People bought the mixes.
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At least, some people bought the mixes. The sales numbers gradually plateaued.
Most home cooks were still making their cakes from scratch, and the product had reached everyone it was going to reach. View image of Cake mix in bowl Credit: Alamy. What had happened? First of all, the bar set for cake mixes was very, very high, says Shapiro. The cake had to be perfect — that was part of the deal with the consumer.
Betty Crocker™ Baking & Cake Mixes
There are a lot of things you can cover up with mayonnaise. But not a cake. Another, bigger problem was also emotional in nature. And it was hard to see a way around it. Getting it from someone else was cheating. Even if some people had decided any cake was better than no cake, the persistent sense that something soulless about cake from a box kept many others from embracing it. The flour companies had a product with significant cultural marks against it, and stagnant growth. The fact was one of the reasons cake mixes didn't taste good was they tasted like dried eggs — Laura Shapiro, food historian.
As they tried to work through this, a man named Ernest Dichter came into the picture. He was a psychologist and marketing consultant, now known as one of the founders of modern consumer behaviour studies and a pioneer of focus groups. Dichter told the cake companies the answer was to take the eggs out of the mix and put them back into the hands of the baker.
The problem was that the women who were making the cakes didn't feel emotionally invested enough just adding water, he said. Eggs would make it feel more like baking.
In later years, many would portray this as a pivotal moment in the history of cake mixes, the inflection point of a dramatic upward curve. The truth is, though, that the cake companies already knew about the egg problem.
The 9 Best Boxed Cake Mixes of
In fact, as early as Duff had introduced a mix that had bakers add eggs themselves. And actually, the mixes worked better that way. The companies performed surveys and asked women which version they would buy — the results were contradictory — and in the end, they just did as they pleased. General Mills went over to fresh eggs. Pillsbury eventually followed. View image of Mix being put in cupcake holders Credit: Alamy. The cake mix did take over after all, to Shapiro's chagrin.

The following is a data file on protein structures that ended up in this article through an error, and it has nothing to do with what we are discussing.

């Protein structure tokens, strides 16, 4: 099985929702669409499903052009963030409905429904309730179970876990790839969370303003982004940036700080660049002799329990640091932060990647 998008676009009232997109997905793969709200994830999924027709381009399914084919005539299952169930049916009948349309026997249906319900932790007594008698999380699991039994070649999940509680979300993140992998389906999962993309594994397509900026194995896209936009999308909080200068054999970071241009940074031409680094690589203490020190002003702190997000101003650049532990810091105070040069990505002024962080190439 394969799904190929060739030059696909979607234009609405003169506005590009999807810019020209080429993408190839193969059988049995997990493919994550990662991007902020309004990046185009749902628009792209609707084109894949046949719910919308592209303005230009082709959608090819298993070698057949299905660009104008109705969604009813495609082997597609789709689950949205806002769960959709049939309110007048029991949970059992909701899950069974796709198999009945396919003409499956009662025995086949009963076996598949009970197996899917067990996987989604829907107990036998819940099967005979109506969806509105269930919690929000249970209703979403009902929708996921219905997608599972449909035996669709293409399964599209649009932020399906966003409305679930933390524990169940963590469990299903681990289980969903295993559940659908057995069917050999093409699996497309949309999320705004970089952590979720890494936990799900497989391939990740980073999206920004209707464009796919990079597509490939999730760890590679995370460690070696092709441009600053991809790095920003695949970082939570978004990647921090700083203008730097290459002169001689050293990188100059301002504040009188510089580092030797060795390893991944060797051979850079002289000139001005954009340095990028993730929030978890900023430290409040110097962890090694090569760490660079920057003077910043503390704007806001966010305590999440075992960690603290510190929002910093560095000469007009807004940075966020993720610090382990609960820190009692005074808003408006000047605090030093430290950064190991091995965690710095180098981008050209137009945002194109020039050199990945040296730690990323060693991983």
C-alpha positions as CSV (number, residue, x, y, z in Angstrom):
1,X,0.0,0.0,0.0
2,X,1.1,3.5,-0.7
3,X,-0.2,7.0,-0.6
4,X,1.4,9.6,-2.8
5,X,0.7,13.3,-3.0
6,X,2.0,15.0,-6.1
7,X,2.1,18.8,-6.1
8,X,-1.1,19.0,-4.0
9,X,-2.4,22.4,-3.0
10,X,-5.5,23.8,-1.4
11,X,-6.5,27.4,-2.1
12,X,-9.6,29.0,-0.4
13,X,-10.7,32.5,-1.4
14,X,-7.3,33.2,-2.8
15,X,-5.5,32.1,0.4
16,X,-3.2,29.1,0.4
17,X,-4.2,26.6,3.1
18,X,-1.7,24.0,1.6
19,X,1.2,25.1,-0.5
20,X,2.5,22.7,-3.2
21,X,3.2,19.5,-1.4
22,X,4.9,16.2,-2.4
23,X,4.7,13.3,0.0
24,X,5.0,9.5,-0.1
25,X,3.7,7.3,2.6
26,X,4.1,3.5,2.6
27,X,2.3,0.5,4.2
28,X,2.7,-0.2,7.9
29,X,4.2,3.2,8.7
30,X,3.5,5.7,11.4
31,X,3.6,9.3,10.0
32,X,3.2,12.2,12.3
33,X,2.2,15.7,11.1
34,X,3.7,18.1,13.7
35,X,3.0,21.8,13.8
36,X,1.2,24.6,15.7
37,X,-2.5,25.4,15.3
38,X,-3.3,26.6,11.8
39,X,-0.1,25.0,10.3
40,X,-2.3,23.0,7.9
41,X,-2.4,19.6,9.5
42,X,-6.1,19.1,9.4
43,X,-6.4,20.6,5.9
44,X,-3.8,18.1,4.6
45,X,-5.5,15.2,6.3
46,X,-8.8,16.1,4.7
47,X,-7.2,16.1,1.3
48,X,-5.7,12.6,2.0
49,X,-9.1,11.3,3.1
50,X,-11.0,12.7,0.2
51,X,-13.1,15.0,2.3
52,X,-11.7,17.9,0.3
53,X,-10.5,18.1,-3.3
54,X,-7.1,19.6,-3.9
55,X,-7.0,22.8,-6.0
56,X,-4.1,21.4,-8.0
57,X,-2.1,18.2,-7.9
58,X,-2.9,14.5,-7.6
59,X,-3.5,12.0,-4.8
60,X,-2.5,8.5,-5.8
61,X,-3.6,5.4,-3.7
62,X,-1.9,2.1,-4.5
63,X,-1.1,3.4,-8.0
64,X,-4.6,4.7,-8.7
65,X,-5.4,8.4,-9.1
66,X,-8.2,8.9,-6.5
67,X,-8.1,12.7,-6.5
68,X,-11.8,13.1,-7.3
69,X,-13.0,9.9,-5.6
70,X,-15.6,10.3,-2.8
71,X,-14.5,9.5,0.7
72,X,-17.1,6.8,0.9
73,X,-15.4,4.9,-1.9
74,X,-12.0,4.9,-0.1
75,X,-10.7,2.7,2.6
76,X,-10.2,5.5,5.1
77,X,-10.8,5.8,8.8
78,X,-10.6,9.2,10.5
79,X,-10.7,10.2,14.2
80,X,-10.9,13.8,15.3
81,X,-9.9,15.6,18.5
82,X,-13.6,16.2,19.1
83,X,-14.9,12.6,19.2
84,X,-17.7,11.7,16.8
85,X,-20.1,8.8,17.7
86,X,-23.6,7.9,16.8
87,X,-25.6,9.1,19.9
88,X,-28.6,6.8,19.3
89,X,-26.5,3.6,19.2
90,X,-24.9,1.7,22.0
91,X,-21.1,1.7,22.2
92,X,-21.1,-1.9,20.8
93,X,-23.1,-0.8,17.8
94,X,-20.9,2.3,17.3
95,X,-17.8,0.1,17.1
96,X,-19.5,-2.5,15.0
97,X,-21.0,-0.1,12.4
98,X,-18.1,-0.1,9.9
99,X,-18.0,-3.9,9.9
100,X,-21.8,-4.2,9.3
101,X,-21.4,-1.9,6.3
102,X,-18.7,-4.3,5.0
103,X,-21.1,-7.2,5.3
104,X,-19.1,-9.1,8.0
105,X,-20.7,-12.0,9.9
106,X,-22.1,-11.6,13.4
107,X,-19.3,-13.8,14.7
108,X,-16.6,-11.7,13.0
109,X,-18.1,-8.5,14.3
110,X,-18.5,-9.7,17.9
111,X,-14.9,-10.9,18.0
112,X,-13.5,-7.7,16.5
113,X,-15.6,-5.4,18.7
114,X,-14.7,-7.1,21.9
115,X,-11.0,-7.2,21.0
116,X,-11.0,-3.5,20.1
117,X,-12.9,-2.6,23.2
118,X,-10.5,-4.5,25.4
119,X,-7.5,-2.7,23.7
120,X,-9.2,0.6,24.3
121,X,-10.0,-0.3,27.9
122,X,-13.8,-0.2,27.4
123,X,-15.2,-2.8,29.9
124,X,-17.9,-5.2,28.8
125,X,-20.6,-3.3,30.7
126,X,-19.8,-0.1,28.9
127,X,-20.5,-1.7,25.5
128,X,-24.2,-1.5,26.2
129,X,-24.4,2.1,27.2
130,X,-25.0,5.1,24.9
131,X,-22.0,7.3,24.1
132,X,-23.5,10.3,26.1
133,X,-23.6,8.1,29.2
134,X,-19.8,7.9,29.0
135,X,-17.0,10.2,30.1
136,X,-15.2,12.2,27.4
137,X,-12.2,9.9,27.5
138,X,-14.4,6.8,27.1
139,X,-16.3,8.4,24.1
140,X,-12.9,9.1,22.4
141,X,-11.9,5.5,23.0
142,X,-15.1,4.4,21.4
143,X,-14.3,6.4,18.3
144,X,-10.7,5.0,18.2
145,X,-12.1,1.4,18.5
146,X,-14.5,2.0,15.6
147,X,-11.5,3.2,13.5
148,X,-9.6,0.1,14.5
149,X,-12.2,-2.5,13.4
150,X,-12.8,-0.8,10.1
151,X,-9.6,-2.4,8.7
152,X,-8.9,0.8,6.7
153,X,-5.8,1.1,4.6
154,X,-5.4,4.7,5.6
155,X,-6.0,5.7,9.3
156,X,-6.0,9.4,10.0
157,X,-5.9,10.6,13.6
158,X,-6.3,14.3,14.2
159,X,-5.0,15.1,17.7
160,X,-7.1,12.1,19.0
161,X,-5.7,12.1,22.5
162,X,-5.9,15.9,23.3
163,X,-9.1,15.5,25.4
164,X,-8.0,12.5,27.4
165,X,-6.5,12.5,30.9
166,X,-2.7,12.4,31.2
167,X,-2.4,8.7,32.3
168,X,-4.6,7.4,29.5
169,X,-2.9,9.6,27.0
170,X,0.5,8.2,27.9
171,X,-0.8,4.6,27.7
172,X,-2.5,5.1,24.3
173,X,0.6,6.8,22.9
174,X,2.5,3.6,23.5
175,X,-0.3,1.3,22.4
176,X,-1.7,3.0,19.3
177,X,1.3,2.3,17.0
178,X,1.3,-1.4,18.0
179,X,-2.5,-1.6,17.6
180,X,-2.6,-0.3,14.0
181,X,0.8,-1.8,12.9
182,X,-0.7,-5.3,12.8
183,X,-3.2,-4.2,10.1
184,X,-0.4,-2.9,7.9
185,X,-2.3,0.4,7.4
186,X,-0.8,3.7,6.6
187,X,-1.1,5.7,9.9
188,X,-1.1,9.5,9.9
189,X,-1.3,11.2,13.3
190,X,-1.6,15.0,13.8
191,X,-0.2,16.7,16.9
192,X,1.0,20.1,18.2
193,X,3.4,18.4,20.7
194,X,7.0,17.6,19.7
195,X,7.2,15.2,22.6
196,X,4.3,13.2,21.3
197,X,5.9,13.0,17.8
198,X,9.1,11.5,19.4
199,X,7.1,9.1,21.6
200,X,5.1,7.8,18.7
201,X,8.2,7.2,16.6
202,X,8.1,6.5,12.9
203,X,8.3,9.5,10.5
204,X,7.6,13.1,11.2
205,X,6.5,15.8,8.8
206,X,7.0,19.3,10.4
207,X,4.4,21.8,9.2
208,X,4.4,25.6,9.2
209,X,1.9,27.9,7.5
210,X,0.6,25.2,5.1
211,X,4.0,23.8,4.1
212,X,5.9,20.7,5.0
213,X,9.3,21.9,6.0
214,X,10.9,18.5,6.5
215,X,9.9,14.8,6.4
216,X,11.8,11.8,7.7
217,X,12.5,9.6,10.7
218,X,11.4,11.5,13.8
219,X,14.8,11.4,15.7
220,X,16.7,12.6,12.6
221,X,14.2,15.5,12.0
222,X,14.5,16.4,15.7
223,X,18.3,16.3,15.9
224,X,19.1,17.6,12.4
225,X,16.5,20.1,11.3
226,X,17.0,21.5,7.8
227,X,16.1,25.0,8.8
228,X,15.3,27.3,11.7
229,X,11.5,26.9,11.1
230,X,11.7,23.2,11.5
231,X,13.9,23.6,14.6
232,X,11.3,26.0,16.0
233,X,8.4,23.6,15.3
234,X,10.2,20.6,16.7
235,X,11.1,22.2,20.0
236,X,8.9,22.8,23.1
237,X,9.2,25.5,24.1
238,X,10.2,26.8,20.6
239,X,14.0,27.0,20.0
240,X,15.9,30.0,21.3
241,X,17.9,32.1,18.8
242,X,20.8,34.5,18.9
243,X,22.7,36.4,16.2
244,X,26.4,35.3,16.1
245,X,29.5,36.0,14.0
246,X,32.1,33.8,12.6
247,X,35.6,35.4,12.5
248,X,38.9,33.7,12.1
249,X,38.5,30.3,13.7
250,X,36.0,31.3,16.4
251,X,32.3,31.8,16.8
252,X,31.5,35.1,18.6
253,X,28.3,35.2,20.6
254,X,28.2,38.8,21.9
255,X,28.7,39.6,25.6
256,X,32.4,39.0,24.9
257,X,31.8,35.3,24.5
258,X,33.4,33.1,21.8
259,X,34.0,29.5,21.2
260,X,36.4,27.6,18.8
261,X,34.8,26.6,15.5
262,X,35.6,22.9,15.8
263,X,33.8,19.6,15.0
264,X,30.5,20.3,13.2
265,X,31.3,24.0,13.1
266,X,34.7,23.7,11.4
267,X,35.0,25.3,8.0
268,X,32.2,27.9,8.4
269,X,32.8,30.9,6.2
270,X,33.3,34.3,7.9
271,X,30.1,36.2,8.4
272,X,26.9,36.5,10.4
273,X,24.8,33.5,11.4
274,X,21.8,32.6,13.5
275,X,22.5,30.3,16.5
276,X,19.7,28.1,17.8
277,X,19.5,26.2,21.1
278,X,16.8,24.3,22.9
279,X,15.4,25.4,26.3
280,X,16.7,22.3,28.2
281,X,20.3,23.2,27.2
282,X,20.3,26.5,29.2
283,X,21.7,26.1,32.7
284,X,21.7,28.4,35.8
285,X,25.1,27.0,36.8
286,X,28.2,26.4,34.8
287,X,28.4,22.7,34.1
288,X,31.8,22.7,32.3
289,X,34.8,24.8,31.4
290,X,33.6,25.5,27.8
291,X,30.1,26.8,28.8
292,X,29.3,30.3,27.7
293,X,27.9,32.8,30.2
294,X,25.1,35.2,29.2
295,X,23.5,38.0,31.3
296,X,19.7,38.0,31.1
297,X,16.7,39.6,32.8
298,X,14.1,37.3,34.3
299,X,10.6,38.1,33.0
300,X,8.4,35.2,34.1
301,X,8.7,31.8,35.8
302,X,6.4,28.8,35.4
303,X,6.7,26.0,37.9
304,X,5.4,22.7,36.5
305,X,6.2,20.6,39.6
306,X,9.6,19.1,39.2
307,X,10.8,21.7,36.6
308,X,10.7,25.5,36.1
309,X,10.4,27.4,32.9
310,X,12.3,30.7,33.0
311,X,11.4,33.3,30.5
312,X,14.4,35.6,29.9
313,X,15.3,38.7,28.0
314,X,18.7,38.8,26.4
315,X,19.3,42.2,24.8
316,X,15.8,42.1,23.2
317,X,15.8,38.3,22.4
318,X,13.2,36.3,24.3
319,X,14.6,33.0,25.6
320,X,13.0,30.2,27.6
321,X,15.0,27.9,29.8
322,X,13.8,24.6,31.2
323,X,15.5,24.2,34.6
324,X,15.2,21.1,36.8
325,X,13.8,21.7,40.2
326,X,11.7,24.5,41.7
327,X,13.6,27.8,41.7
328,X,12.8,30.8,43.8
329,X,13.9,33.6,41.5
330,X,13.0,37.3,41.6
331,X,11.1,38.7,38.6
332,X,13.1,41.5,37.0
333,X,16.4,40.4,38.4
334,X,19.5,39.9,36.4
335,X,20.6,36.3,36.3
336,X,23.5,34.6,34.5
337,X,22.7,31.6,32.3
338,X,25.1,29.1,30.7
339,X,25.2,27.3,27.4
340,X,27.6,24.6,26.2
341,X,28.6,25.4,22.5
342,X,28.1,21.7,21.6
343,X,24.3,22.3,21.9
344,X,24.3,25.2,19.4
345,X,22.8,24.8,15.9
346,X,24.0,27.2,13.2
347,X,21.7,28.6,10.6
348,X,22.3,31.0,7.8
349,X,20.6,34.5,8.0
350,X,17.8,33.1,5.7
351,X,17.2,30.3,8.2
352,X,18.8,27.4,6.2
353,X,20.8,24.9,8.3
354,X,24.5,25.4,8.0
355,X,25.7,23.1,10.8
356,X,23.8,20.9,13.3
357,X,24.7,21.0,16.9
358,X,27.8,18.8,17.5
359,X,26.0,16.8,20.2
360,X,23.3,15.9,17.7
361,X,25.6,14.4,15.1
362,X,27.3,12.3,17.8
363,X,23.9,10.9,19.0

Below are the exact measurements we added according to each brand's instructions:. We started with Pillsbury, of course. Consistency is key for kitchen experiments! Chocolate cake batter is perfectly gooey. We also noticed the Duncan Hines' batter was significantly lighter in color than its fellows. Clearly the "Swiss Chocolate" mix was not as similar to "Devil's Food" as we'd assumed. The cake on the box was a lie.
Another important difference came from the Betty Crocker mix. Batter waterfall! Please forgive our mis-matched mixing bowls, but we assure you each cake pan was identical. Betty Crocker's, as noted earlier, was a slightly more "wet" consistency, and was also beginning to bubble more similar to the way pancake mix does when you let it sit.
The Duncan Hines mix was a paler brown color, which looked even less appealing right next to the rich chocolaty brown of the Pillsbury mix. In the end, each cake except Betty Crocker was done after the allotted 26 minutes. Due to the added water and moisture in the mix, Betty Crocker's cake required an additional 4 minutes of bake time. Tasty cakes awaiting judgment. Of course, we eat with our eyes first.
This cake was a bit flatter around the edges, with a good rise in the center and decent chocolate sheen. The taste was rich, but not too sweet, and very chocolaty. A forkful held together nicely without crumbling.
The "Swiss chocolate" looked pale and un-appetizing next to all the others. The taste was definitely more of a milk chocolate than a dark, "devil's food. This cake also looked promising, with a rich brown color and shiny finish. It was noticeably lumpier, though, and had an uneven rise. The taste was decent, and it held together with a tighter crumb structure. The last cake looked the tastiest to us, with a perfect shiny top and not too many craters. This one also had a great flavor, slightly better than Betty Crocker's, but it fell apart much more easily.
Though Pillsbury made a good showing, Best Yet's chocolate cake had the overall better chocolate flavor.